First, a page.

I wonder if the argument re: socio-economically marginalised queer people might be best addressed with a more traditional marxist/class analysis, "supplemented" with a queer perspective. It seems to me that, while queerphobia exacerbates the vulnerability of already-marginal…

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    1. Jordan Osserman

      logged in via Facebook

      In reply to Jordan Osserman

      Just to clarify -- the reason I say that issues such as police harassment require a working class struggle is because, while the police harassment may be motivated by queerphobia, the existence of harassment itself would not be an issue if marginalized people, queer and otherwise, had access to basic material needs and fair labor conditions (ie if sex workers were unionized and received fair pay, if all hijras had adequate shelter, etc). In other words I'm saying that viewing police harassment as a "queer issue" is too superficial and reduces a potentially universal problem -- expoitation and poverty -- into a narrowly identitarian one. (Though of course it is important to point out the disparate impact which impoverished queer people face.)

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  2. Aniruddha Dutta

    logged in via Facebook

    Dear Jordan, thanks for that thoughtful response. I agree with your broad point (if I read you correctly) that the issues faced by working class/lower caste queer/trans/kothi/hijra people can be adequately addressed only in the framework of a struggle that is (also) class/caste-based rather than organized around the primary axis of queer/trans identities, and that one cannot really expect an identitarian movement like the one for LGBT rights to lead to a ‘true solution’ in itself.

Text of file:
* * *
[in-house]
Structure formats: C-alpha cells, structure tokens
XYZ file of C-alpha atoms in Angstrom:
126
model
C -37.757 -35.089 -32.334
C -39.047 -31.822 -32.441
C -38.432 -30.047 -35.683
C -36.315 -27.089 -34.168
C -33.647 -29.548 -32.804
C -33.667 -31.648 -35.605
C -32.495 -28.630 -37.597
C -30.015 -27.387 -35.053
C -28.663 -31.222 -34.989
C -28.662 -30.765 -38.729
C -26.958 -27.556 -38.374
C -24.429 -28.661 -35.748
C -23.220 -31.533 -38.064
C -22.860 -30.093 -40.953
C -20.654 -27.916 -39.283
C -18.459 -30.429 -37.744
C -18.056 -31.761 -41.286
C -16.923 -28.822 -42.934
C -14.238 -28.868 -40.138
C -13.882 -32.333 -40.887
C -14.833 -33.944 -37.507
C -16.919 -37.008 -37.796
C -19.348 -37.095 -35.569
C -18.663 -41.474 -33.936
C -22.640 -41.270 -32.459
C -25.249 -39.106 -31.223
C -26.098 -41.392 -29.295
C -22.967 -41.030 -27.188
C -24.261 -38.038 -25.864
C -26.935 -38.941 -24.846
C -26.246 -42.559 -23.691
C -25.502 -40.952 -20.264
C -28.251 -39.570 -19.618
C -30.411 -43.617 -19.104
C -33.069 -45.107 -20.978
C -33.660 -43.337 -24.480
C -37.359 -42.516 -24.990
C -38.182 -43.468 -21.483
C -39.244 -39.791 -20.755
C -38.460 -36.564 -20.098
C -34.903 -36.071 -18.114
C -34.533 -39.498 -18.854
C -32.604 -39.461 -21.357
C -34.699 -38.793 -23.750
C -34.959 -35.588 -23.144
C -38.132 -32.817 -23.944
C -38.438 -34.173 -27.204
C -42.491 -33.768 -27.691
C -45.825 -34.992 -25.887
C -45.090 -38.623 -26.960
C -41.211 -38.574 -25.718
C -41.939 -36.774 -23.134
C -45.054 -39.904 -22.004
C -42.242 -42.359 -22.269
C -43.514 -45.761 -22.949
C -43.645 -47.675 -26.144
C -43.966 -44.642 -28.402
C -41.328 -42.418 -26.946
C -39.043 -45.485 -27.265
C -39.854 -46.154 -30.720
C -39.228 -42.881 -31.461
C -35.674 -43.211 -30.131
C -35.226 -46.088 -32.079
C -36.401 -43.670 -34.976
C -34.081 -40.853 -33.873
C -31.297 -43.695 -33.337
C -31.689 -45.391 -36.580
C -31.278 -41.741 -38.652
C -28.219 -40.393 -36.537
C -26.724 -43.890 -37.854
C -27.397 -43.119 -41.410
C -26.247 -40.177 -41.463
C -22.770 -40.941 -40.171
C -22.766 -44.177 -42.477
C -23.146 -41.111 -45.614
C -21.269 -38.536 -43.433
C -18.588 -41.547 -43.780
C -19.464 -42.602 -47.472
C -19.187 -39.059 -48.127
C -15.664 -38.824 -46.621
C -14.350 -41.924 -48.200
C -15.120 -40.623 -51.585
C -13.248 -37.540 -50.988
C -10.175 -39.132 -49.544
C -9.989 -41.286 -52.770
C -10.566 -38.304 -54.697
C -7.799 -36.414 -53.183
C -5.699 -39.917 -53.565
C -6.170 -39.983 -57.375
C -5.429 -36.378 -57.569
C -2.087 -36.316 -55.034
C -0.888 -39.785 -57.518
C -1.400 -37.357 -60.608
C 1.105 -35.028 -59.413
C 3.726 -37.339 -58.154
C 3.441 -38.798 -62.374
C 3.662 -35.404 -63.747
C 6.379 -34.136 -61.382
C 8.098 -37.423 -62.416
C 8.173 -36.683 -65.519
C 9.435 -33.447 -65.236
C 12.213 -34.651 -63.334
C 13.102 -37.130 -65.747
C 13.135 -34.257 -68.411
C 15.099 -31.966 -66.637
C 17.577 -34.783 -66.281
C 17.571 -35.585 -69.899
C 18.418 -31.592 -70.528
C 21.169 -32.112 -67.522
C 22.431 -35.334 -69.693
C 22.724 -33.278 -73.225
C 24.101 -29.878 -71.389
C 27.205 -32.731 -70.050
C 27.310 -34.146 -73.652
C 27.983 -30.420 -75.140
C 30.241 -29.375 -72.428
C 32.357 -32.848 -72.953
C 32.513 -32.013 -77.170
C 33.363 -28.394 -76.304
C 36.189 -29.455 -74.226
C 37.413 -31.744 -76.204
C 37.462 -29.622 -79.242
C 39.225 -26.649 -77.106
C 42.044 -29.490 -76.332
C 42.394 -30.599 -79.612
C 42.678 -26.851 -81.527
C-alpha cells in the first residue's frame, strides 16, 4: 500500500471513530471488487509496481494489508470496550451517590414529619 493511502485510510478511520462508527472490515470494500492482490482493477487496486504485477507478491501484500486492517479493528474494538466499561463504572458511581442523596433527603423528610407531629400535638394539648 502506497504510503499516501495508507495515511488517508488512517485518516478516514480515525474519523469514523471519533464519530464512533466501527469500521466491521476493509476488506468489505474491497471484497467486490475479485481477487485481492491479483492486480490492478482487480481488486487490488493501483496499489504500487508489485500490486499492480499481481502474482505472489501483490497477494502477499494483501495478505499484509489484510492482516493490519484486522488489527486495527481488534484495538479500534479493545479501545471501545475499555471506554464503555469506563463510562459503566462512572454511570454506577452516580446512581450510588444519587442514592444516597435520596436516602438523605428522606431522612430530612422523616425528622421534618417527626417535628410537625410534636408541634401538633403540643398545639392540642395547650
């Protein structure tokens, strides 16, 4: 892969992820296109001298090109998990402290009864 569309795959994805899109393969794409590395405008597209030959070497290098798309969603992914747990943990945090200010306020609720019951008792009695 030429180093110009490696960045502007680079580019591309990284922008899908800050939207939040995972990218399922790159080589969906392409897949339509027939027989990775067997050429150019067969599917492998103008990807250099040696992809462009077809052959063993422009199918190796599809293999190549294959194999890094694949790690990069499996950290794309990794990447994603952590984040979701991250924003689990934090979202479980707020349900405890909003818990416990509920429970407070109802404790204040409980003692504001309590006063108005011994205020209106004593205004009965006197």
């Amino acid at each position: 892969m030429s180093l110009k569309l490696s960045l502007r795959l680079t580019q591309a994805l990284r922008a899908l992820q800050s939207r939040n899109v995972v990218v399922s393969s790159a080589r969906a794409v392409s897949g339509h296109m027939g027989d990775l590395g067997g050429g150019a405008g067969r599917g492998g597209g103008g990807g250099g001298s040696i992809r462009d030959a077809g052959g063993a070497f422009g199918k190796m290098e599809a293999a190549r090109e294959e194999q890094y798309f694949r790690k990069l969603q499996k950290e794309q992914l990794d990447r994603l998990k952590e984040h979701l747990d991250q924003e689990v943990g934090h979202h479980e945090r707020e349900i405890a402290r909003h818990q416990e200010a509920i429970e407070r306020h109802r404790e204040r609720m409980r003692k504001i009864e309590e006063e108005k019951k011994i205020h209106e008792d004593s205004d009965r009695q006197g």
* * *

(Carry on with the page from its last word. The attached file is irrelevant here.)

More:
However, I think…

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    1. Aniruddha Dutta

      logged in via Facebook

      In reply to Aniruddha Dutta

      P.S. I also wanted to add that for more context on how the campaign emerged, and why it was not as inclusive as it easily could have been from the start, see (if you have not already) the 5th chapter of Naisargi Dave's book 'Queer Activism in India: A Story in the Anthropology of Ethics' (Duke University Press, 2012). Also see Ashley Tellis's article: http://www.hindustantimes.com/india-news/sc-ruling-on-sec-377-a-wonderful-opportunity-for-a-fresh-beginning/article1-1161839.aspx

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    2. Jordan Osserman

      logged in via Facebook

      In reply to Aniruddha Dutta

      Thanks for your response! Briefly, as there's so much material -- most of which I agree with -- I'll focus on the divergences:

      I am familiar with the debates on the Marxist prioritization of class, and you're right that I side with the so-called orthodoxy here. I think it sharpens our analysis to look at class separately from identity, but of course only when we define class in a non-positivist sense as a material social relation (which has all kinds of implications for culture/identity, but is…

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    3. Aniruddha Dutta

      logged in via Facebook

      In reply to Jordan Osserman

      Jordan, just so I understand you better before I can respond -

      a) what exactly are you meaning by 'identity/culture'? Or, just 'identity'? In my view, 'gender' isn't an identity, for example, nor is caste, or sexuality (I know a lot of US activist/academic discourse deploy these analytical categories in terms of various discrete 'identities', but that is really problematic and limited, and that's not where we need to stop with those concepts).